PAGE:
Teacher providing feedback to bilingual students in a classroom setting.

Syntax errors can lead to misunderstandings, but their impact varies depending on the context and severity of the error. In my experience teaching Science to 5th-grade Spanish bilingual students, syntax errors do not always cause misunderstandings as frequently as other types of mistakes, such as vocabulary errors or mispronunciations. For instance, if a student says, “Photosynthesis is sunlight, water, and carbon dioxide,” even if the syntax is slightly off, the key terms provide enough context to understand the concept. Additionally, natural language is often redundant, allowing listeners to infer meaning even when the syntax is not perfect. For example, “Plants photosynthesis do” can still be understood as “Plants do photosynthesis” because of the familiar subject-verb-object relationship.

In a classroom setting, especially in subjects like Science, immediate feedback and clarification from the teacher can mitigate misunderstandings caused by syntax errors. According to best practices in bilingual education, providing feedback should be timely, specific, descriptive, personal, positive, and corrective. This means providing real-time feedback that is relevant to the learning goals and proficiency levels of the student. For instance, explaining the differences between the students’ first language (L1) and the second language (L2) regarding word order, sentence structures, and grammatical features can help clarify errors. Encouraging code-switching can help students connect both languages, develop metalinguistic awareness, and enhance their syntax understanding. Highlighting similarities and differences in syntax between L1 and L2 also deepens students’ understanding and facilitates knowledge transfer. These strategies collectively ensure that students grasp the correct syntactical structures and can apply them effectively.

However, syntax errors can become more problematic in written communication where immediate clarification is not possibleor when the errors are so severe that they obscure the intended meaning entirely. In such cases, descriptive and corrective feedback becomes crucial. Explaining what the student needs to do to correct an error and improve in the future helps in addressing specific issues related to syntax.

Importance of Syntax in Upper Elementary Grades

Syntax becomes a significant concern as early as the upper elementary grades, around 3rd to 5th grade. This period marks a transition for students from learning to read to reading to learn, as they engage with more complex texts and are expected to produce more sophisticated written and oral language. At this stage, students encounter more complex sentence structures in their textbooks and are expected to comprehend and use academic language accurately. Additionally, students are expected to produce longer and more coherent pieces of writing, where correct syntax is essential for clear and effective communication.

Assignments such as lab reports, research papers, and essays require students to organize their thoughts logically and use syntax accurately to support their arguments and explanations. Additionally, standardized testing becomes more prevalent in the upper elementary grades, assessing students’ reading and writing abilities, including their grasp of syntax. Mastery of syntax is critical for performing well on these exams, which can influence students’ academic trajectories. For bilingual students, mastering the syntax of both languages is vital. Differences in syntactic structures between languages (e.g., subject-verb-object in English vs. subject-verb-object/subject-object-verb in Spanish) need to be addressed to ensure students can switch between languages fluidly and accurately.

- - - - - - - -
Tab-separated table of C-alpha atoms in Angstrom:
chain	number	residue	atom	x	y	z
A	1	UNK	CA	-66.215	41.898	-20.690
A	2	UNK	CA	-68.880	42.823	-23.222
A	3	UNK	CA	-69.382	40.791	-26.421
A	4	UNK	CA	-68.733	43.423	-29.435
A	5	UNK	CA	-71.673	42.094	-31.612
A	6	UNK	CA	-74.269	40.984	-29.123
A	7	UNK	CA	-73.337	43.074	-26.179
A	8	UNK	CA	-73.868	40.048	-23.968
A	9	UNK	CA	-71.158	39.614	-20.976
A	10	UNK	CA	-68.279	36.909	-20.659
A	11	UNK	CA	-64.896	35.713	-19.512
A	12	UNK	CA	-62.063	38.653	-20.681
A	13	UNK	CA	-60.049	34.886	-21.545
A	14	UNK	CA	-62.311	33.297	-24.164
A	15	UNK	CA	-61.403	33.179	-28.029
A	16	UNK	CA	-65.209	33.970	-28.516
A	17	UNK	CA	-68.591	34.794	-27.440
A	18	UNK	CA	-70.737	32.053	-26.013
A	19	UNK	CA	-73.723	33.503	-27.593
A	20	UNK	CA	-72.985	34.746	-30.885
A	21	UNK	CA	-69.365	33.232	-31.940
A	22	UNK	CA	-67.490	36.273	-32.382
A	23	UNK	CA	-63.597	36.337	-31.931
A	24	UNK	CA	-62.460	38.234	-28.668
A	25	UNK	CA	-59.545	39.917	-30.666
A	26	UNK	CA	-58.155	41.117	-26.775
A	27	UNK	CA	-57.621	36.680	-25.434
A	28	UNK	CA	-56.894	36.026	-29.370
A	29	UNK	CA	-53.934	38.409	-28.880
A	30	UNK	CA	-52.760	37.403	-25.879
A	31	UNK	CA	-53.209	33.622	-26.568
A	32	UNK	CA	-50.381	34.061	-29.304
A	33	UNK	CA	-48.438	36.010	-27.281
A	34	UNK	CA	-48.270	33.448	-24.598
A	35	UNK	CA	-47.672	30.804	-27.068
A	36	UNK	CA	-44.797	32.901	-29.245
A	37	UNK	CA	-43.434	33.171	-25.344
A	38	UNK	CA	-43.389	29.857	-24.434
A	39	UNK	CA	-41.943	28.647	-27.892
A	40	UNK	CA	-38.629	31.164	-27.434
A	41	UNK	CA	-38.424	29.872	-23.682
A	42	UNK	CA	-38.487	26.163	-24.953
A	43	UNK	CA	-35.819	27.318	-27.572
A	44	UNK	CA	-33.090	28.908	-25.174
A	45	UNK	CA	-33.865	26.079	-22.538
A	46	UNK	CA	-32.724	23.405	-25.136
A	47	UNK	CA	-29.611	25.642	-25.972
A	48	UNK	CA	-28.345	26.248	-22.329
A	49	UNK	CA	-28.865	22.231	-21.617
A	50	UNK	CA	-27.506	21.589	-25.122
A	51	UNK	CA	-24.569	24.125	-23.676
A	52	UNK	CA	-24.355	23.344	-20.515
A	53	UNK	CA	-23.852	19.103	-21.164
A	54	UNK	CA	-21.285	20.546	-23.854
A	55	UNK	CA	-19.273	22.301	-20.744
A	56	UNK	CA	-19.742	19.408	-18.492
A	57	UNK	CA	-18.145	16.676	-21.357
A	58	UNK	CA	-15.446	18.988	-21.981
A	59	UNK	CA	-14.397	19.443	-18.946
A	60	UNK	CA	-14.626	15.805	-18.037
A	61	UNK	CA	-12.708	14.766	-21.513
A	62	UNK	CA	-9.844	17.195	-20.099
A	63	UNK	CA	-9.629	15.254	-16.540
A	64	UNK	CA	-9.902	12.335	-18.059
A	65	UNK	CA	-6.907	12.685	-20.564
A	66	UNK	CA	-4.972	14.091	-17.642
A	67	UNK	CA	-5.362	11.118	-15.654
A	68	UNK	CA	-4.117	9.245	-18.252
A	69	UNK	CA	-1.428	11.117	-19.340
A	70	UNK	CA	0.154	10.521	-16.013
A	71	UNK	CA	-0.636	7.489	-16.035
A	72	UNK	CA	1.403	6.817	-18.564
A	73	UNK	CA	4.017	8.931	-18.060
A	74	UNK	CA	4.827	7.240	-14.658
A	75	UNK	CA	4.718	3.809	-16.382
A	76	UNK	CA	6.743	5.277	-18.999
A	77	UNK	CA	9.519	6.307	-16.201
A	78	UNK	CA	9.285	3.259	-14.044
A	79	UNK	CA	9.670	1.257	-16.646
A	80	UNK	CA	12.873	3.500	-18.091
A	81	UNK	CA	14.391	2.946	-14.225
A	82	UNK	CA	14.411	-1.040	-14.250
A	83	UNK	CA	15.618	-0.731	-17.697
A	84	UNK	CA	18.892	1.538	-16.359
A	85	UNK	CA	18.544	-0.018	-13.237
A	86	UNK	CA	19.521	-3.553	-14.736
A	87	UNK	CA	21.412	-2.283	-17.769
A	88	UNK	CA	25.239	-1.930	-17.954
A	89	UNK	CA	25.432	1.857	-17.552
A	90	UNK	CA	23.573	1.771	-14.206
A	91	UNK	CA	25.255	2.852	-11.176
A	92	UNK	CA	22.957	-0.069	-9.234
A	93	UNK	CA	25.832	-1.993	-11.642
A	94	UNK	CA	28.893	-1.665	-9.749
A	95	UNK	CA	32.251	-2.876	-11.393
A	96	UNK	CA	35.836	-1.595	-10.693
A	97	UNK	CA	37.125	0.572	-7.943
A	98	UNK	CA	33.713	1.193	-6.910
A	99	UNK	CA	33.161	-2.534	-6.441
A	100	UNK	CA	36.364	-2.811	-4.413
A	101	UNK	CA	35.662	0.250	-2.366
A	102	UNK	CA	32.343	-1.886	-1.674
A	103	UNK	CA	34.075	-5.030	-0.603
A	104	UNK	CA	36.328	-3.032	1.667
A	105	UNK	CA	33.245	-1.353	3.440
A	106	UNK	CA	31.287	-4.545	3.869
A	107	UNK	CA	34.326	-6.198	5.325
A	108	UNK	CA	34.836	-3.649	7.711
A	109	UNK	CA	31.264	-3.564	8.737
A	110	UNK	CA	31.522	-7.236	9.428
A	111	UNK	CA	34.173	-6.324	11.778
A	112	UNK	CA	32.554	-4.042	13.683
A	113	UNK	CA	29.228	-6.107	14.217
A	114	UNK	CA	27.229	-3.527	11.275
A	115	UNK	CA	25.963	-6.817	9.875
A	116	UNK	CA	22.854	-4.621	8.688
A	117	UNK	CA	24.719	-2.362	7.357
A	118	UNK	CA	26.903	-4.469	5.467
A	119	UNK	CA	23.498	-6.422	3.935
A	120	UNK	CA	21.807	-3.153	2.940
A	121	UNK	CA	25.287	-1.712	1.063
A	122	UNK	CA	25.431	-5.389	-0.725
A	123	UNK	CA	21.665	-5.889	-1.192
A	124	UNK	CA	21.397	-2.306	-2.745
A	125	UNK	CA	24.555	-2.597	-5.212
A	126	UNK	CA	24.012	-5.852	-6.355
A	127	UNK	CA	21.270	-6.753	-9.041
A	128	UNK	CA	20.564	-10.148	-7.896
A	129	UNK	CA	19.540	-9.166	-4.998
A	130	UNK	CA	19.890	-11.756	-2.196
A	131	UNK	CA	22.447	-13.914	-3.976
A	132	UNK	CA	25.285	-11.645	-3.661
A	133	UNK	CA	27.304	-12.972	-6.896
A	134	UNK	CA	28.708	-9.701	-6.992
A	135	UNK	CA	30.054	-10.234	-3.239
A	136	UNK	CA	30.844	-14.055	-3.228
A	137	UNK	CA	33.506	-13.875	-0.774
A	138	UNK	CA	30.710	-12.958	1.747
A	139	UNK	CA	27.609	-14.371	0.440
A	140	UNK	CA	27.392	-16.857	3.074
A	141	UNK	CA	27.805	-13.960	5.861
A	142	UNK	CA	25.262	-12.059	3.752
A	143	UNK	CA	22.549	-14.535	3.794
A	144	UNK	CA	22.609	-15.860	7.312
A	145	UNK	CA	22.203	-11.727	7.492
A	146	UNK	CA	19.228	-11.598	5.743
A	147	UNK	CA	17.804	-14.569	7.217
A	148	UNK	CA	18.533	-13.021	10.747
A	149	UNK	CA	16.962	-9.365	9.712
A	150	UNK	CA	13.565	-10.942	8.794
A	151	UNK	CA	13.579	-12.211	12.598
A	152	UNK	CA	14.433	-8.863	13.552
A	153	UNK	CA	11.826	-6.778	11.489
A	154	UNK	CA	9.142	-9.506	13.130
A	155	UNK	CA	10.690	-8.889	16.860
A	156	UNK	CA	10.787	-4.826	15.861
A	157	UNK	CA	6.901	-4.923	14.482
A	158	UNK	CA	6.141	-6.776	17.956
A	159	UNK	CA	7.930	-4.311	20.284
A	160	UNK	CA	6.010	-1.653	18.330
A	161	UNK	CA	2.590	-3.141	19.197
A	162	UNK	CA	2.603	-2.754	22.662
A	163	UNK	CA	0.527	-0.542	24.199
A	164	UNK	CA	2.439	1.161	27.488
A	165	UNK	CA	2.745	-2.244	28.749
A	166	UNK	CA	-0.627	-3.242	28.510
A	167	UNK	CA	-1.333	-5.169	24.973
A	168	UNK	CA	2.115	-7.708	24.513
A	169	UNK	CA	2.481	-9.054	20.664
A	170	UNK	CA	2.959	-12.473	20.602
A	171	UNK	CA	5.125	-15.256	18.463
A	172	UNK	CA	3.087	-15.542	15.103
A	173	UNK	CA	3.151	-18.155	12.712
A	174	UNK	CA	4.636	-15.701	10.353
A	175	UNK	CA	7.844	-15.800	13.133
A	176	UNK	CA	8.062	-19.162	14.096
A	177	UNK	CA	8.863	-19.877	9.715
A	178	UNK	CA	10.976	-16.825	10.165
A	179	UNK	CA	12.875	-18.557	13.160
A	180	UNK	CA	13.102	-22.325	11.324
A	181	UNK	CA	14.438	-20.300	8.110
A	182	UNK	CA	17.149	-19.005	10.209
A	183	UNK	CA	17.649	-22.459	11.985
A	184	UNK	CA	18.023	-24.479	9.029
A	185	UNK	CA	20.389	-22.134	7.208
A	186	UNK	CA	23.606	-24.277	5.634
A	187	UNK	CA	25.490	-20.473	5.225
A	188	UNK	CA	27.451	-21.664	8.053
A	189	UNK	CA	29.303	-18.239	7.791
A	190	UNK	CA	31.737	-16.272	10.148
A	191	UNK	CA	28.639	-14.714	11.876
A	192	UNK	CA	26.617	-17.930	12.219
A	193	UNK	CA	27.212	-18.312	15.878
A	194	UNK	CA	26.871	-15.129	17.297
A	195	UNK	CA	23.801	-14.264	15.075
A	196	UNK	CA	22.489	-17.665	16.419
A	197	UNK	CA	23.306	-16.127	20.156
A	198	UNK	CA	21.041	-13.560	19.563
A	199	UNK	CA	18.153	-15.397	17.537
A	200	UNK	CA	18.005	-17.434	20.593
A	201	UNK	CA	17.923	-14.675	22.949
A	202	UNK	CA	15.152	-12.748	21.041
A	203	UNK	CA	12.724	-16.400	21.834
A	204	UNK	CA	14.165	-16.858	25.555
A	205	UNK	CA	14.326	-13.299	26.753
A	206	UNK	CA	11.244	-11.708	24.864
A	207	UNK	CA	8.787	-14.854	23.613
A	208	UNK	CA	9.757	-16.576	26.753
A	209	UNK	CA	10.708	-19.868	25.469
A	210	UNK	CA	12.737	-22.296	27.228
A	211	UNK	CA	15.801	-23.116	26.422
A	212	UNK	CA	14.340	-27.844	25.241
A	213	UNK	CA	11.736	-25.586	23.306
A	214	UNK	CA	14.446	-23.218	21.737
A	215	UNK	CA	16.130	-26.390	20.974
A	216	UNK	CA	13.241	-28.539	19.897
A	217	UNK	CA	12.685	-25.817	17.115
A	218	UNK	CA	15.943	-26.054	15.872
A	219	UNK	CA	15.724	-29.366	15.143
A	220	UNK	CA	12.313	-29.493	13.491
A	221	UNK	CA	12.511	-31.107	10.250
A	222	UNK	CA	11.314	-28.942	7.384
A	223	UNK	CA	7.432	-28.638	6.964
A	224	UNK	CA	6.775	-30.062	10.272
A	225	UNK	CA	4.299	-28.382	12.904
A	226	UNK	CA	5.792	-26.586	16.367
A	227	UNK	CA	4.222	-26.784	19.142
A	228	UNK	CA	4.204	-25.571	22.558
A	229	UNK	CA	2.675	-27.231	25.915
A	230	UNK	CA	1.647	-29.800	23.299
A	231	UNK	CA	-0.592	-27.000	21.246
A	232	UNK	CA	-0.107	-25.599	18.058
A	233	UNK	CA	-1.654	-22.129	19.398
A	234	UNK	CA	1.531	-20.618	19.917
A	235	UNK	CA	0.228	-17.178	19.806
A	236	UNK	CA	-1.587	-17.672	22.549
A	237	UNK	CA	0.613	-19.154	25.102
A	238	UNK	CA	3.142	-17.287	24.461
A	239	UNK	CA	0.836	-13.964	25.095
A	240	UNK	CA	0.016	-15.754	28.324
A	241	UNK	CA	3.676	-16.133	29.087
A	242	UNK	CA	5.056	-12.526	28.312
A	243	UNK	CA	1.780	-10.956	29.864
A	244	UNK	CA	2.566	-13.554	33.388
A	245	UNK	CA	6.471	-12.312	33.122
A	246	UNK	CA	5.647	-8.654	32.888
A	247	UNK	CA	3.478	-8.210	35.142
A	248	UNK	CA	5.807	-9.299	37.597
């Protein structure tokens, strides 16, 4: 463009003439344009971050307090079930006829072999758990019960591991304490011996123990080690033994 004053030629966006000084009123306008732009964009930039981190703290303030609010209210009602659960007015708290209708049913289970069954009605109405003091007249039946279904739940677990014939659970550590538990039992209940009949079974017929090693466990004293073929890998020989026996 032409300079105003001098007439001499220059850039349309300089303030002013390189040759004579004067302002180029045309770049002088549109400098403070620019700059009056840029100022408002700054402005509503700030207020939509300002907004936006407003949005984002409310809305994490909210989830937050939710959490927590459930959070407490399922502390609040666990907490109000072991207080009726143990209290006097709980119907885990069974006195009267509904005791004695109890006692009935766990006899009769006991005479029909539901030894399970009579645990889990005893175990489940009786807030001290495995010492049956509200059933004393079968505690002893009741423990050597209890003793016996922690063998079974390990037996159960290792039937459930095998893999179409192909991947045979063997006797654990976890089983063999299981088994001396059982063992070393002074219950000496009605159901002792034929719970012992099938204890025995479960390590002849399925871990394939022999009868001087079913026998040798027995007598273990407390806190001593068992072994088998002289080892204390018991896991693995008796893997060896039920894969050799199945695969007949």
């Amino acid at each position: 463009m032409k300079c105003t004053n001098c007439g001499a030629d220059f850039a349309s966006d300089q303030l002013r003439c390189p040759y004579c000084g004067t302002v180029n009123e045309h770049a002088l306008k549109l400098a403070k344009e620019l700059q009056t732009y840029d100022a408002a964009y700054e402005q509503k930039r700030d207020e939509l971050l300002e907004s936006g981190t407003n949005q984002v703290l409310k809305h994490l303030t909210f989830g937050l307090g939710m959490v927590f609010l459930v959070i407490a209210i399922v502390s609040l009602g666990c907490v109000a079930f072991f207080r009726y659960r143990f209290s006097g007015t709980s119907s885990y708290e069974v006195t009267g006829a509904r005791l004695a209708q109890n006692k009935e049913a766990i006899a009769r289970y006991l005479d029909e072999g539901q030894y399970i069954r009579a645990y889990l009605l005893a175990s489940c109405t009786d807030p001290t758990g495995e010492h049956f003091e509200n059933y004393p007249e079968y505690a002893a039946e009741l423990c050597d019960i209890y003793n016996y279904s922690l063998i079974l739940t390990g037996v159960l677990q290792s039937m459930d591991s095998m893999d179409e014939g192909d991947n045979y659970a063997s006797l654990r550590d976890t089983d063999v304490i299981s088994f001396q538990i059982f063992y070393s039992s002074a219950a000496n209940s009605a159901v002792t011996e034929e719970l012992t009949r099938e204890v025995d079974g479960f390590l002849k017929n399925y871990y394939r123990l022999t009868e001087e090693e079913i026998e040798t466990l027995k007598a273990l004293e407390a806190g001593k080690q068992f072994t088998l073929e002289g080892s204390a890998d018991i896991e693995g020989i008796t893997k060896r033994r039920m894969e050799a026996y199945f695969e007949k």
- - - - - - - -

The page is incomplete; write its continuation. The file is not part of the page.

Strategies for Effective Feedback on Syntax Errors

Effective feedback on syntax errors should adhere to the following principles to maximize student understanding and improvement:

  1. Timely Feedback: Provide feedback as soon as possible after the error is made to reinforce learning in real-time.
  2. Specific Feedback: Make feedback relevant to the learning goals and proficiency levels, focusing on the exact nature of the syntax error.
  3. Descriptive Feedback: Explain what the student needs to do to correct the error and improve in the future, using clear examples.
  4. Personal Feedback: Tailor feedback to the individual student, considering their specific needs and learning context.
  5. Positive Feedback: Highlight the positive aspects of the student’s work to encourage and motivate them.
  6. Corrective Feedback: Explicitly correct errors and explain language rules, ensuring the student understands the correct structure.
  7. Implicit Feedback: Use recasting as a quick way to provide corrective feedback implicitly, subtly correcting the error within a natural response.

Addressing syntax errors in bilingual education requires a balanced approach that includes immediate and specific feedback, attention to individual student needs, and a focus on positive reinforcement. By implementing these strategies, educators can help students navigate the complexities of syntax in both their L1 and L2, ultimately enhancing their language proficiency and academic success.

  • Hamrick, P. (2014). A Role for Chunk Formation in Statistical Learning of Second Language Syntax. Language Learning, 64(2). https://doi.org/10.1111/lang.12049
  • Hartsuiker, R. J., & Bernolet, S. (2017). The development of shared syntax in second language learning. Bilingualism, 20(2). https://doi.org/10.1017/S1366728915000164


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